|Publication number||US5649041 A|
|Application number||US 08/556,357|
|Publication date||Jul 15, 1997|
|Filing date||Nov 13, 1995|
|Priority date||Nov 13, 1995|
|Publication number||08556357, 556357, US 5649041 A, US 5649041A, US-A-5649041, US5649041 A, US5649041A|
|Inventors||Clinton E. Clyburn, III, Anne G. Bringuier|
|Original Assignee||Siecor Corporation|
|Export Citation||BiBTeX, EndNote, RefMan|
|Patent Citations (10), Referenced by (34), Classifications (6), Legal Events (5)|
|External Links: USPTO, USPTO Assignment, Espacenet|
The field of the invention is cables for use in environments exposed to moisture which nonetheless contain telecommunication elements which must be protected against moisture.
Longitudinally extending telecommunication elements in telecommunication cables include both electrical conductors and optical waveguides. It is well known that both such telecommunication elements must be protected against contact with moisture. Moisture can cause electrical shorts in electrical conductors and can cause bending in optical waveguide fibers, especially when water freezes, resulting in increased attenuation of such optical fibers.
Moisture can enter a cable due to differences in vapor pressure between a cable interior and its external environment and condense within the interior due to temperature cycling.
Water may enter a cable due to damage to the cable outer jacket due to rodent activity or other mechanical breaks or team. Upon entry, water may then migrate longitudinally along the cable.
Various methods have been used to protect telecommunications cables from the deleterious effects of moisture when moisture enters the cable or spreads longitudinally through the cable. Various oil or grease based compounds have been used to block the spread of moisture in the cables. However, a disadvantage of such compounds is that they are rather messy when workers must enter or reenter a cable to split off or connectorize individual telecommunication elements in a multiconductor cable.
By way of example, U.S. Pat. No. 4,512,827 teaches an electric cable which includes powdered electrical insulating material mixed with a small quantity of liquid hydrophobic material.
Another method of protecting a cable from moisture is the use of a sealed metallic shield inside the cable jacket. Disadvantages of such shields are various problems encountered in completely sealing the seams, the low processing line speeds necessary to form and seal such seams, and the introduction of metallic elements into what otherwise may well be an all-dielectric cable.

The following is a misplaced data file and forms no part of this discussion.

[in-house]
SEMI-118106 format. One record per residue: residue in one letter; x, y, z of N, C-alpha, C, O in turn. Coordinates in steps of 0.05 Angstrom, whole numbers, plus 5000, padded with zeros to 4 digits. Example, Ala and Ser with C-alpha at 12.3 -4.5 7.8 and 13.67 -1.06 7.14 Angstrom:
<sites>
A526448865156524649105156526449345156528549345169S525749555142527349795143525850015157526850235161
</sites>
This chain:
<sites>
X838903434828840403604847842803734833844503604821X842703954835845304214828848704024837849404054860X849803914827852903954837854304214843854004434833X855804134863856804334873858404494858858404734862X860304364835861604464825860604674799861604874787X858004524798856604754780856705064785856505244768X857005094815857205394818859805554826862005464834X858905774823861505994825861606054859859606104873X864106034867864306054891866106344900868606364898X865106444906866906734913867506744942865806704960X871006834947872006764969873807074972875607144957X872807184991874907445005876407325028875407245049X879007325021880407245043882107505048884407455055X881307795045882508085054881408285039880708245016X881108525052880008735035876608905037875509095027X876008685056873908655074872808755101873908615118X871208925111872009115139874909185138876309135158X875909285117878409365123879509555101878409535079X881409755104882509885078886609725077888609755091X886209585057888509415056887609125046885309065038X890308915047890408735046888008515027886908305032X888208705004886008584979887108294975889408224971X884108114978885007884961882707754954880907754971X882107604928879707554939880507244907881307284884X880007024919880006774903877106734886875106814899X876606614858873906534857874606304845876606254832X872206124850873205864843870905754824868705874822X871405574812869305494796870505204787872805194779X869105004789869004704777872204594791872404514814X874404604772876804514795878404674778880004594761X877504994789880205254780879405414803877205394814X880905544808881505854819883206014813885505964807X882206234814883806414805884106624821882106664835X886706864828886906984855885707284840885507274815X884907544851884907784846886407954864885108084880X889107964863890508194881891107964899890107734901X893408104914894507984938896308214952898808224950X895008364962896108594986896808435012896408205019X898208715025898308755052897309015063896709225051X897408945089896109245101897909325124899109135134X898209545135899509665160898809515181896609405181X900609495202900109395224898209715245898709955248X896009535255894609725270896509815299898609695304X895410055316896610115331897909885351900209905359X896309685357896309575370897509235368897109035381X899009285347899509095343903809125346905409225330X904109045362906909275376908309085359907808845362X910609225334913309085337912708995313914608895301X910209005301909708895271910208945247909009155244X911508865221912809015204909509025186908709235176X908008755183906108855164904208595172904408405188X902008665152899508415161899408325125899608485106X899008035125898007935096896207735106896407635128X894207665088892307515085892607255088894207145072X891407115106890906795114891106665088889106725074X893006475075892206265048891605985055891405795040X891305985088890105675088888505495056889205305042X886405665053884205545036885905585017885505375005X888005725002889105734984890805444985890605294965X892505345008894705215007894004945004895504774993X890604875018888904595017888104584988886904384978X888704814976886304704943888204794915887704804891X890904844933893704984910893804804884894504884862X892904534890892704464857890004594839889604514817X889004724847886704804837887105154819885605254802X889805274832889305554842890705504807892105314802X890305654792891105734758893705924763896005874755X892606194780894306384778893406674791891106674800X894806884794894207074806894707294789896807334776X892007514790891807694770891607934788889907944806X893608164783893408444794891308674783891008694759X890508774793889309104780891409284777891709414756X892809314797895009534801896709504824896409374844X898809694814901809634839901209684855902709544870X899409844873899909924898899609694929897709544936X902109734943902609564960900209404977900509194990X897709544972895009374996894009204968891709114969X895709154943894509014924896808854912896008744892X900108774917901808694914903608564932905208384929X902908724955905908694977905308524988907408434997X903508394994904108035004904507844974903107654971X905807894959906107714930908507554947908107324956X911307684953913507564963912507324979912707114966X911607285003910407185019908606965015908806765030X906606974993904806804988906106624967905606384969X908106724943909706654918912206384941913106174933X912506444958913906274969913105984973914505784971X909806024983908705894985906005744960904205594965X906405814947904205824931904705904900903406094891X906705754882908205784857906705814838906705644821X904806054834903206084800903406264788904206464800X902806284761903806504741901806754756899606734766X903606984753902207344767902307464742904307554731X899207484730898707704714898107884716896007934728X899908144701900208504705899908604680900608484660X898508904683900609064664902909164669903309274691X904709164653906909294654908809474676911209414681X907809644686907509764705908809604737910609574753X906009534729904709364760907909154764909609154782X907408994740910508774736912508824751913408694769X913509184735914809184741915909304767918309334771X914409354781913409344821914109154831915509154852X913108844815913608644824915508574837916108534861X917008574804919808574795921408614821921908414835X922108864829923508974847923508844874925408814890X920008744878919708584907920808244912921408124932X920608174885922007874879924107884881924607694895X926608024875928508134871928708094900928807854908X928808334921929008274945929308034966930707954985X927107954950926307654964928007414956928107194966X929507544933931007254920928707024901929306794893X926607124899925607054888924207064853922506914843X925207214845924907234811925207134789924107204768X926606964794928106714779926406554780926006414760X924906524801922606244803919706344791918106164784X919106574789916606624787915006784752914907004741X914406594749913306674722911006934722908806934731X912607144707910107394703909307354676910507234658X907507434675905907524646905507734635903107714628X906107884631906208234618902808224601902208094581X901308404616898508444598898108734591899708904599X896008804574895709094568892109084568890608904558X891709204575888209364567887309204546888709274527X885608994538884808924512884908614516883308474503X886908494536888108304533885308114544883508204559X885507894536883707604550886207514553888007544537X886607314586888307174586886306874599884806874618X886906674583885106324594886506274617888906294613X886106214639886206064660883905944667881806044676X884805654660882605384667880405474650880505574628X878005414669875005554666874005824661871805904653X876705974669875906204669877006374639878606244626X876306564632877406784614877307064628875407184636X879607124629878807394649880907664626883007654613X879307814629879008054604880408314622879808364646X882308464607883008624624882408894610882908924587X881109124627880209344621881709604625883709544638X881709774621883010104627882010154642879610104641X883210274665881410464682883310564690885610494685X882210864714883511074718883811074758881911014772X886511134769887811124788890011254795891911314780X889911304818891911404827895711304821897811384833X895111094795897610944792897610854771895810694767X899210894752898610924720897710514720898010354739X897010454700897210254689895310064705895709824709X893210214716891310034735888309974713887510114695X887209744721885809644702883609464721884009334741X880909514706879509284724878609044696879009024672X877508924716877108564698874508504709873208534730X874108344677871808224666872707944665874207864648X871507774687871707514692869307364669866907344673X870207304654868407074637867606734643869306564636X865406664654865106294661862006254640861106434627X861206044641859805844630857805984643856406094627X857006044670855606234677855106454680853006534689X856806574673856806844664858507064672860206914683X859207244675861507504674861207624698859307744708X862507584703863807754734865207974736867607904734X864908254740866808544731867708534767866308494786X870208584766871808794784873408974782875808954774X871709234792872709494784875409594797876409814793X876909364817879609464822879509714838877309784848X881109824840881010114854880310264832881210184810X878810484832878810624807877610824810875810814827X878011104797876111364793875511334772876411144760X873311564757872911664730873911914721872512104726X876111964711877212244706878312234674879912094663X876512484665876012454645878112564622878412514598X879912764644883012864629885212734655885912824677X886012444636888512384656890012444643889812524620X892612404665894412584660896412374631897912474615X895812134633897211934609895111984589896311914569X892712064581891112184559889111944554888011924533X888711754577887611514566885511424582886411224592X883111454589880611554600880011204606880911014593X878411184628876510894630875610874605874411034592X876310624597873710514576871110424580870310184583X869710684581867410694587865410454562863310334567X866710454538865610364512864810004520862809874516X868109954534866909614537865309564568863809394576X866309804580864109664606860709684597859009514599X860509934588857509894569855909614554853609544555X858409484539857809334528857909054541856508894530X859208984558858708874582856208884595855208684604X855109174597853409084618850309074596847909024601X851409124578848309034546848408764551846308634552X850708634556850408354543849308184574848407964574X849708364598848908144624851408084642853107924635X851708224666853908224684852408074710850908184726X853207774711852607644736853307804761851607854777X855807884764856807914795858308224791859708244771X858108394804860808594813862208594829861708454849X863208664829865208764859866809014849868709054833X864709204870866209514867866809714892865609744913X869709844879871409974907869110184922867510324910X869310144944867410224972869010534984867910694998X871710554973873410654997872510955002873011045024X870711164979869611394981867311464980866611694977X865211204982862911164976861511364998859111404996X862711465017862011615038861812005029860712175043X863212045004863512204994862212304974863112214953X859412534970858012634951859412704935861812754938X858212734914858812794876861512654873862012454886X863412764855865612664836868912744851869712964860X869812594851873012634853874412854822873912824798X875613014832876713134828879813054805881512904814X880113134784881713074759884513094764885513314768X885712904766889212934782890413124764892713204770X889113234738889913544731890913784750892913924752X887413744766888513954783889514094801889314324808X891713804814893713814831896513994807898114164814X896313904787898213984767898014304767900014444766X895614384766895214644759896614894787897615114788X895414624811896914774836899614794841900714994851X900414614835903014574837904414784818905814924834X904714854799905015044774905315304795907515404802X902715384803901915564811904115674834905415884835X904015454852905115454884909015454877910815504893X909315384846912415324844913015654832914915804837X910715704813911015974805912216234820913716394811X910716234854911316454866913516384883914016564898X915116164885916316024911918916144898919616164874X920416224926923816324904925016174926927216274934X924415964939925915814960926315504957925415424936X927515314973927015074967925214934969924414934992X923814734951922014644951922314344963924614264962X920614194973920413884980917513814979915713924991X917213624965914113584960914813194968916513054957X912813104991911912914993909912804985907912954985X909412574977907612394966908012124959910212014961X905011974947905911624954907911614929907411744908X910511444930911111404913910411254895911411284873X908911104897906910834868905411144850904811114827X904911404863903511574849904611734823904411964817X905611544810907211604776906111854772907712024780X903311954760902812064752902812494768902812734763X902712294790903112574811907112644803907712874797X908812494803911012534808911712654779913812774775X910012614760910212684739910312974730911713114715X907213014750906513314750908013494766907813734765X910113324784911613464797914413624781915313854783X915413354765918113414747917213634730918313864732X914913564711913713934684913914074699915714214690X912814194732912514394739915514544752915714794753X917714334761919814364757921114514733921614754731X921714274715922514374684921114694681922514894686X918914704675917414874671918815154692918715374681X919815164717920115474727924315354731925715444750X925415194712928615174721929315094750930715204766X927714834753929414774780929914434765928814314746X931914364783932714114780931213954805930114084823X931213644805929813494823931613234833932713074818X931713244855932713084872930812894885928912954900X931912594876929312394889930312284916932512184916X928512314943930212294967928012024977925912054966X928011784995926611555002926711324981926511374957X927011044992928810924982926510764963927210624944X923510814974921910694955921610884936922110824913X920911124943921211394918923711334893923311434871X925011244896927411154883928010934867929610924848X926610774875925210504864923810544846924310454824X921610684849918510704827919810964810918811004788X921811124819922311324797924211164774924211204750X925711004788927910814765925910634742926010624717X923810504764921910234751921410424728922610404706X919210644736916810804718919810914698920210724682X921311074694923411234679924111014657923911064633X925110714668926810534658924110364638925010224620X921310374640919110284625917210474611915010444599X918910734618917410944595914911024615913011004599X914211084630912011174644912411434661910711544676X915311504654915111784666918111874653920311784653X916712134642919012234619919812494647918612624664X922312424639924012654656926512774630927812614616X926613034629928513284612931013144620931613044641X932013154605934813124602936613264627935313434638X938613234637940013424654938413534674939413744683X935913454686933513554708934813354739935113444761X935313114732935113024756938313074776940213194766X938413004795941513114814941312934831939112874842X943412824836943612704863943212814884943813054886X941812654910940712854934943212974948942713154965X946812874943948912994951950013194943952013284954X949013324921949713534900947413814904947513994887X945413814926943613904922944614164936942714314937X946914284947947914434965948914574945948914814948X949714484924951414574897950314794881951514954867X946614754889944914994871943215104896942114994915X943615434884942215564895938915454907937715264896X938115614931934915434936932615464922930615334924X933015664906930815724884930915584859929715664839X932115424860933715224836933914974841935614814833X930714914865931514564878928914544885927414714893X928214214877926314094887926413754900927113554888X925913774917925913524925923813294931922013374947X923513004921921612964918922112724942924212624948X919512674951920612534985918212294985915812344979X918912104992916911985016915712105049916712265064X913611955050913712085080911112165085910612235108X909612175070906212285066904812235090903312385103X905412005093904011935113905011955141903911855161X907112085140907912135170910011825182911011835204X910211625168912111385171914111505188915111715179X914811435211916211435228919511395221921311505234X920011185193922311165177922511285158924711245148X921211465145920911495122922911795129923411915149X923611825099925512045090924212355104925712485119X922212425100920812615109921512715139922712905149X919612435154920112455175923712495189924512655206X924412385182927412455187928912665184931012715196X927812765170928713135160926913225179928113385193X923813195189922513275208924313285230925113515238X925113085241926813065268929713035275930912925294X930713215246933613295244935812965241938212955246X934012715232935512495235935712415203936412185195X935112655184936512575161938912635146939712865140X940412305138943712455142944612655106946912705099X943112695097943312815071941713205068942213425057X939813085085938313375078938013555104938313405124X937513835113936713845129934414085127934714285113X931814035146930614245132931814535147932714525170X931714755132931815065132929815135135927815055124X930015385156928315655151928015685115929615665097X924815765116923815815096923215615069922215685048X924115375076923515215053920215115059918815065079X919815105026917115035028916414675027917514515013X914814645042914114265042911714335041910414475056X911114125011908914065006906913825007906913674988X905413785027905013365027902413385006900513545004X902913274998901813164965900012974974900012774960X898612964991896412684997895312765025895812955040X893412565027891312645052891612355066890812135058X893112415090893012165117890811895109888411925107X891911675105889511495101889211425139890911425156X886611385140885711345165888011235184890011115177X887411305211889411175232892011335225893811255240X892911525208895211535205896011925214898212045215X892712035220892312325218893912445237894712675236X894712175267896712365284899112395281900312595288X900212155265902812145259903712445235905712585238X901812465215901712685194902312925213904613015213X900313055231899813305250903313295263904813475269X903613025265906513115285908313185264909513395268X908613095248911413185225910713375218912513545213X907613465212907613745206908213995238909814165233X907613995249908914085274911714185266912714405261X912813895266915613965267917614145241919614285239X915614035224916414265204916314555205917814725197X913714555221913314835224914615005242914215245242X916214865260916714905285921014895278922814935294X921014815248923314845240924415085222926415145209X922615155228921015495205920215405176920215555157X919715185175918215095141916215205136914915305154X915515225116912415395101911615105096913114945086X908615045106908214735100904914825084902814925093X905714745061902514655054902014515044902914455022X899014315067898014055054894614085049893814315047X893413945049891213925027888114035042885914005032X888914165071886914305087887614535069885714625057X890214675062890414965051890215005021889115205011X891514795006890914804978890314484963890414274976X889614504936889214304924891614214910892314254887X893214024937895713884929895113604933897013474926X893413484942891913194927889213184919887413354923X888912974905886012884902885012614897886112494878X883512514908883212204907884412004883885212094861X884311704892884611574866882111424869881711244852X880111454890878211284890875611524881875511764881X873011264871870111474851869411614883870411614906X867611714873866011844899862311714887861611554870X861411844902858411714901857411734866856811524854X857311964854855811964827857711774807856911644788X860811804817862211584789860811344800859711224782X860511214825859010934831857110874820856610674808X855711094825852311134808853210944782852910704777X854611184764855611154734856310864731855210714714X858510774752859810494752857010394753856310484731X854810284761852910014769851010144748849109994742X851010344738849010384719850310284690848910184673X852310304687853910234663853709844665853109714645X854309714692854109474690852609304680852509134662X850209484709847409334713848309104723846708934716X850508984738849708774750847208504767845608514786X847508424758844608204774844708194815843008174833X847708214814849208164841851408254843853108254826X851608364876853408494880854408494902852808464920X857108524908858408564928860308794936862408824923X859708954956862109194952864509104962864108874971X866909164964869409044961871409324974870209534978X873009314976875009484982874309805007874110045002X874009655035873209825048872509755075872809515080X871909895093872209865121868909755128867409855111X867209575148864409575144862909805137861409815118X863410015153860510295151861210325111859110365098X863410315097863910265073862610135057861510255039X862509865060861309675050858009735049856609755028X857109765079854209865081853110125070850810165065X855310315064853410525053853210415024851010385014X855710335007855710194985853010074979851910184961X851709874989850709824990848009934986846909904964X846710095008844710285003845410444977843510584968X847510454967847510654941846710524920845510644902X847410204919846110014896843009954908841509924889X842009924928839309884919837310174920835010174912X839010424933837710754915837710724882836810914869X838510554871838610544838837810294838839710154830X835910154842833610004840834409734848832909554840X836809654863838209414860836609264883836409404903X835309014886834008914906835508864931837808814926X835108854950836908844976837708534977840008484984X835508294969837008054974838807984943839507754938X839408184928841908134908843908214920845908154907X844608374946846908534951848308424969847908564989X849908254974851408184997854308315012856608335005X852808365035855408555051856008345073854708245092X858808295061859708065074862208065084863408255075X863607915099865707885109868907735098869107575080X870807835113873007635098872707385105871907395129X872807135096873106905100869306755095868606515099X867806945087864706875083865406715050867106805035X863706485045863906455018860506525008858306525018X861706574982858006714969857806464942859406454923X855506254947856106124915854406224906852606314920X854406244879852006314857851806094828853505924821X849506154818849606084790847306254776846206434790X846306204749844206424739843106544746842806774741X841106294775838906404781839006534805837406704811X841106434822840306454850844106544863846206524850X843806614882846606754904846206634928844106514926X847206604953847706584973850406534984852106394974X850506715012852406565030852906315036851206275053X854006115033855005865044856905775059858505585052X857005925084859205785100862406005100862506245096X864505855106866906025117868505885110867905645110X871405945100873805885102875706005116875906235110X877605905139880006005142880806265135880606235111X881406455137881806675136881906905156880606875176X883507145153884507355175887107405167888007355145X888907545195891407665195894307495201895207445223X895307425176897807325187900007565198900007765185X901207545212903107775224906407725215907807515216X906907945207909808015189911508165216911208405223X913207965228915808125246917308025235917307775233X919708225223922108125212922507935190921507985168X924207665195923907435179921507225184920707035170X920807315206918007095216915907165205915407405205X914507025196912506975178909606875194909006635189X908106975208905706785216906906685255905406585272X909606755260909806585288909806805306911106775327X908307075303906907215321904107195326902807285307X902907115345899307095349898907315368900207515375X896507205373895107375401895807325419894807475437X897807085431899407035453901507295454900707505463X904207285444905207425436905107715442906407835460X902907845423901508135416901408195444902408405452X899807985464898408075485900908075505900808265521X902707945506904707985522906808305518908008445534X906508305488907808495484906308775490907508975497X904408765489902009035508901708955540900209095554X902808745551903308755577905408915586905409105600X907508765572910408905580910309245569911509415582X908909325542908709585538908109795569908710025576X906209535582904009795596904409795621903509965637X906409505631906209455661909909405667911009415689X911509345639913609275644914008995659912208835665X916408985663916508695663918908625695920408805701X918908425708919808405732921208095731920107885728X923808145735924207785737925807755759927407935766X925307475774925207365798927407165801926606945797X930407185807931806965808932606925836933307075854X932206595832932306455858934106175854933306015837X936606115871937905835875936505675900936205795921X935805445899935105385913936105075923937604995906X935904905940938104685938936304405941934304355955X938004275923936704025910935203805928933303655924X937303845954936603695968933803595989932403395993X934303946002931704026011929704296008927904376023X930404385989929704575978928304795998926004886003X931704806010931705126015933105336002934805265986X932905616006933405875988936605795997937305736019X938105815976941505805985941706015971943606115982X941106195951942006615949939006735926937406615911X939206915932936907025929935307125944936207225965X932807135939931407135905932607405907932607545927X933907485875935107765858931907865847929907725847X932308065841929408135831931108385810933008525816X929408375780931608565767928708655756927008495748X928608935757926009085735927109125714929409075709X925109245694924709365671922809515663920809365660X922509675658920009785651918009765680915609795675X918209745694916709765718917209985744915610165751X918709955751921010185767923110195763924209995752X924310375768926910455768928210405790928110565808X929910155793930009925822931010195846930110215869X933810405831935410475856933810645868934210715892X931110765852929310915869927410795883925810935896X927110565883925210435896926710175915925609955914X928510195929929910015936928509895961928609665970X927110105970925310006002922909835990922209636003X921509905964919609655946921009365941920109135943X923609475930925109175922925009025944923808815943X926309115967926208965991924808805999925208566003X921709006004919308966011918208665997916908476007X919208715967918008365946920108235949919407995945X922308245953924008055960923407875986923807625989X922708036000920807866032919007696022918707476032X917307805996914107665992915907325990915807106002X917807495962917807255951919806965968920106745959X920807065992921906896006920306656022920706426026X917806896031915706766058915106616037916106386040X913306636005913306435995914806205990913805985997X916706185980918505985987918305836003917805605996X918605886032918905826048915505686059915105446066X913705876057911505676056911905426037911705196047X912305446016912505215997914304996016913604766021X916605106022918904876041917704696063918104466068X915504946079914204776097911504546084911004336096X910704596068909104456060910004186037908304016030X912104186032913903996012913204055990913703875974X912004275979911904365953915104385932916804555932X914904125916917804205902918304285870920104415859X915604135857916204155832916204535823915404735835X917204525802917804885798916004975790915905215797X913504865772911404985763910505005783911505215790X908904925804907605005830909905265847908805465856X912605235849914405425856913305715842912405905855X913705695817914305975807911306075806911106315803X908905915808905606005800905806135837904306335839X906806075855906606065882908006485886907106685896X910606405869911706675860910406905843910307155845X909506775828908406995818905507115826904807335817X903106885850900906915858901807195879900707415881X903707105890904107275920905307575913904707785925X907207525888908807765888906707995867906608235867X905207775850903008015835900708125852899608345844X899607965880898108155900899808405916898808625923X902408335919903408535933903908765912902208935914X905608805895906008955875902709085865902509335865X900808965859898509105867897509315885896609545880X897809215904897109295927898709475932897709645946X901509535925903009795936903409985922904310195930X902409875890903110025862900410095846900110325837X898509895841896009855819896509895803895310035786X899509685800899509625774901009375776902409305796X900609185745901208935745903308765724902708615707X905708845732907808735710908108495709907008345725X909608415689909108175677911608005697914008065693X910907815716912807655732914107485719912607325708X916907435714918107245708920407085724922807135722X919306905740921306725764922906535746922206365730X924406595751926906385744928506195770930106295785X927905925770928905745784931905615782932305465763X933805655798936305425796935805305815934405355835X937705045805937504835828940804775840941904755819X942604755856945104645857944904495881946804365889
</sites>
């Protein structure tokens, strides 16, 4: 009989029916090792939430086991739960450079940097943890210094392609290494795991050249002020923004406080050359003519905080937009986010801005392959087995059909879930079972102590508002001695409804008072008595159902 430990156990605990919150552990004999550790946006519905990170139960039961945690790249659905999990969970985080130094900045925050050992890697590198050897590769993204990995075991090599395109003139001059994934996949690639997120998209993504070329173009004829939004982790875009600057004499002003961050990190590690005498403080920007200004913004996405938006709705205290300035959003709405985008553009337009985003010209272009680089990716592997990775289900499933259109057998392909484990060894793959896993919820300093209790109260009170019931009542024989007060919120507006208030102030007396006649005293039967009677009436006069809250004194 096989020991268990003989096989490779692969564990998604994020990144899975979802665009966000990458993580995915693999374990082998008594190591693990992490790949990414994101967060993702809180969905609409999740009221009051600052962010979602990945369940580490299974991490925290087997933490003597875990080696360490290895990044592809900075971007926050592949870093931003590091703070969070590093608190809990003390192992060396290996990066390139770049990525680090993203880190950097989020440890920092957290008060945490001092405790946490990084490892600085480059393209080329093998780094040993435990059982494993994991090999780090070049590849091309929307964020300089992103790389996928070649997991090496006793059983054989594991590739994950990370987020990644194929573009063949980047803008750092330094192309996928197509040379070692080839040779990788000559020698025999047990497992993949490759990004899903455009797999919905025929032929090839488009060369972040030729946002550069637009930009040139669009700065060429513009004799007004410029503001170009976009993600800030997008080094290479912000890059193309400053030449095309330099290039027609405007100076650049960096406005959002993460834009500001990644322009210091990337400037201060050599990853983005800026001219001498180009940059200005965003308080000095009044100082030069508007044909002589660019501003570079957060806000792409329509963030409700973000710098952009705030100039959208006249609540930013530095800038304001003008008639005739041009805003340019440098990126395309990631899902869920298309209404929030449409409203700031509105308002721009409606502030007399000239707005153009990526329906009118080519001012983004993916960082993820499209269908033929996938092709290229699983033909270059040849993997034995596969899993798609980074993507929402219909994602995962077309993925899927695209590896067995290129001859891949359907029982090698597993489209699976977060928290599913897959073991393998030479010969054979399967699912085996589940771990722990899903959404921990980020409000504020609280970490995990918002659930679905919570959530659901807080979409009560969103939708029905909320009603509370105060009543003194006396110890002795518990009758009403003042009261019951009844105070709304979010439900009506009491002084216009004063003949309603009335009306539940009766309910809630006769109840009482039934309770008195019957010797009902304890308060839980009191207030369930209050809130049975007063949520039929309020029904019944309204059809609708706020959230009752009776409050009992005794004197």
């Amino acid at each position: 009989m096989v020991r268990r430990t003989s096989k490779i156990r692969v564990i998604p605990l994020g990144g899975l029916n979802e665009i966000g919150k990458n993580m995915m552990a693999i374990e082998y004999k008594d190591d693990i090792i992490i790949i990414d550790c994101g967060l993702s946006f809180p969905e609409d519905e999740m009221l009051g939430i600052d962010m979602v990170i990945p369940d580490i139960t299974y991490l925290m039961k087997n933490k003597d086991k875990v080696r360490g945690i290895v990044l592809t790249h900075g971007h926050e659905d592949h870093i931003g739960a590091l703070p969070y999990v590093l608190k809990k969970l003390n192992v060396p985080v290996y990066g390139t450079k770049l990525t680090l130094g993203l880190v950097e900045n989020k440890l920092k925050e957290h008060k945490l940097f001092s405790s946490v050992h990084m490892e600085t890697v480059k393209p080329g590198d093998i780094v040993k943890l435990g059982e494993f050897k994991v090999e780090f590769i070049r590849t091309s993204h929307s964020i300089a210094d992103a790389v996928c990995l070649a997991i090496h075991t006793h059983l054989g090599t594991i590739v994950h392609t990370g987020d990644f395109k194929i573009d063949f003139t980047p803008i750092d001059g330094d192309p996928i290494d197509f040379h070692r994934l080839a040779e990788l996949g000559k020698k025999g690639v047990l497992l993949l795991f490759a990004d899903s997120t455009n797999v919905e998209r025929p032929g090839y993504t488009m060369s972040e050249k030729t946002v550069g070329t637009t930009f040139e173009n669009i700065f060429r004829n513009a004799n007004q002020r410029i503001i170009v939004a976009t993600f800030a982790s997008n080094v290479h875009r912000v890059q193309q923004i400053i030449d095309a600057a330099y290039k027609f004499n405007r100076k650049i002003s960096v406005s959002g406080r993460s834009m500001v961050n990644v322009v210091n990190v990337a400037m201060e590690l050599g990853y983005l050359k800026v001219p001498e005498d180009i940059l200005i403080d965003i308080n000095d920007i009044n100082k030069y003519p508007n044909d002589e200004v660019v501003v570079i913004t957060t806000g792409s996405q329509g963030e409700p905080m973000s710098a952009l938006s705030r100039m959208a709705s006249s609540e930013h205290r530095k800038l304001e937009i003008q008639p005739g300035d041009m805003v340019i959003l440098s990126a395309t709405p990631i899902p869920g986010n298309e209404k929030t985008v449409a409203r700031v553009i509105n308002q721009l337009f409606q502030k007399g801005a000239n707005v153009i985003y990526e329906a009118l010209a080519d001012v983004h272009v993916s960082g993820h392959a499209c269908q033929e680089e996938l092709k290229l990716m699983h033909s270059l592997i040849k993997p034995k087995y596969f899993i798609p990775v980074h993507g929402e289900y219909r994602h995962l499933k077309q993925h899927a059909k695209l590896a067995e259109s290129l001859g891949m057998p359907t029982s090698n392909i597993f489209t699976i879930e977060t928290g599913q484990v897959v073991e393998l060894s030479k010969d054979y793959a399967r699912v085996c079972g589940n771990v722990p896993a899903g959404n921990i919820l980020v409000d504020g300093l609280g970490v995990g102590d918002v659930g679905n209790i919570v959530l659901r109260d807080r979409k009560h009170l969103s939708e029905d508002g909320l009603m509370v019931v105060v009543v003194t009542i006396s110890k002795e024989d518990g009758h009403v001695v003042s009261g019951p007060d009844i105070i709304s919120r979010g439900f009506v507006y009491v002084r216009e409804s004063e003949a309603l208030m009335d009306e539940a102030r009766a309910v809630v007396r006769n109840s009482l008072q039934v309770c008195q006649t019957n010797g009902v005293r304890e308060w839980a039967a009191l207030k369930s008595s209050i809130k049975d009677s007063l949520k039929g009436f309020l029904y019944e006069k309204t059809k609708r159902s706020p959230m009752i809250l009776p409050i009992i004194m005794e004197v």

Another method used to protect telecommunication cables from the effects of moisture is to introduce into the cables powders which expand to many times their initial size upon contact with water, such powders sometimes called superabsorbent powders. Two such superabsorbent powder materials are cellulosic or starch-graft copolymers and synthetic materials. Synthetic materials include polyelectrolytes and nonelectrolytes. Polyelectrolyte superabsorbent materials include polymaleic anhydride-vinyl, polyacrylonitrile-based materials, polyacrylic acids, and polyvinyl alcohols. The polyacrilic acids include homopolymers and copolymers of acrylate esters and acrylic acids.
A disadvantage of the use of such water-absorptive powders is that the powder can fall out of the cable during processing or cable reentry. Therefore, various means have been used to bind the powders to cable materials, including the use of adhesives or electrostatic fields to bind the powders to other cable elements. However, the adhesives reduce the surface area of the powder available to absorb moisture, and the electrostatic fields can dissipate over time.
Another way to introduce a superabsorbent powder into a cable is to include the powder on or in between layers of a tape or yarn which is either helically or longitudinally wrapped around the cable core. A disadvantage of the use of such tapes or yarns is their expense. Another is the space such tapes or yarns can take up within a cable, thereby increasing the cable outer diameter.